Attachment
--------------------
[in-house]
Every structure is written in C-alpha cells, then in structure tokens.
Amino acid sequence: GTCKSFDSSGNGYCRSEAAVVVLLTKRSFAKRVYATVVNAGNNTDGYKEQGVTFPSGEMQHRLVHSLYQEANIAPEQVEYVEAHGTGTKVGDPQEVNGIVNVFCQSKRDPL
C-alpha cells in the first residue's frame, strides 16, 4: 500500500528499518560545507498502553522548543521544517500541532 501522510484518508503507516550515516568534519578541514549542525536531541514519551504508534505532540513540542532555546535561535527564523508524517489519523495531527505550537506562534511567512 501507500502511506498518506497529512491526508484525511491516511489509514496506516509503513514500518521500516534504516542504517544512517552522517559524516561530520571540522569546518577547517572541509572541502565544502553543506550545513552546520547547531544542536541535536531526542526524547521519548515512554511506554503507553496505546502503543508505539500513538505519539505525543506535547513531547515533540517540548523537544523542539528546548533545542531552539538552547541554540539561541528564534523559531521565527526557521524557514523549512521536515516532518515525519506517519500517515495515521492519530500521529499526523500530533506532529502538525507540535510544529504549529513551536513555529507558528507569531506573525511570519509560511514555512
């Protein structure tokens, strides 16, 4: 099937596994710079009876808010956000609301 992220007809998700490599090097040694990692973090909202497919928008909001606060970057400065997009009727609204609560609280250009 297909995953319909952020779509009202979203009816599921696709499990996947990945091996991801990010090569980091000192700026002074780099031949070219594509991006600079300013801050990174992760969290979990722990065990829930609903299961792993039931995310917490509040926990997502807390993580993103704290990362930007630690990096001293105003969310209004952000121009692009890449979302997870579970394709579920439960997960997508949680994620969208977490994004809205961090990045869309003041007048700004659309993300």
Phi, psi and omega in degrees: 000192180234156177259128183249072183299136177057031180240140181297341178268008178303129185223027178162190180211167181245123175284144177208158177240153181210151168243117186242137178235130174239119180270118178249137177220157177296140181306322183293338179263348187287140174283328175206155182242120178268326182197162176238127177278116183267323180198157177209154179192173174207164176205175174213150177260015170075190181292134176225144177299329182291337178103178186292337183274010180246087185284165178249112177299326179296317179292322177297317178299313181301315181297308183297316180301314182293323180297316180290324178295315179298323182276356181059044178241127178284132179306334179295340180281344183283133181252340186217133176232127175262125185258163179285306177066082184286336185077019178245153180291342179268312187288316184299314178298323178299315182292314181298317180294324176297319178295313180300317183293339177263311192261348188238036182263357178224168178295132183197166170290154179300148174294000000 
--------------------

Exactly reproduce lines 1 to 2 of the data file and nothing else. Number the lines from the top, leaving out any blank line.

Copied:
[in-house]
Every structure is written in C-alpha cells, then in structure tokens.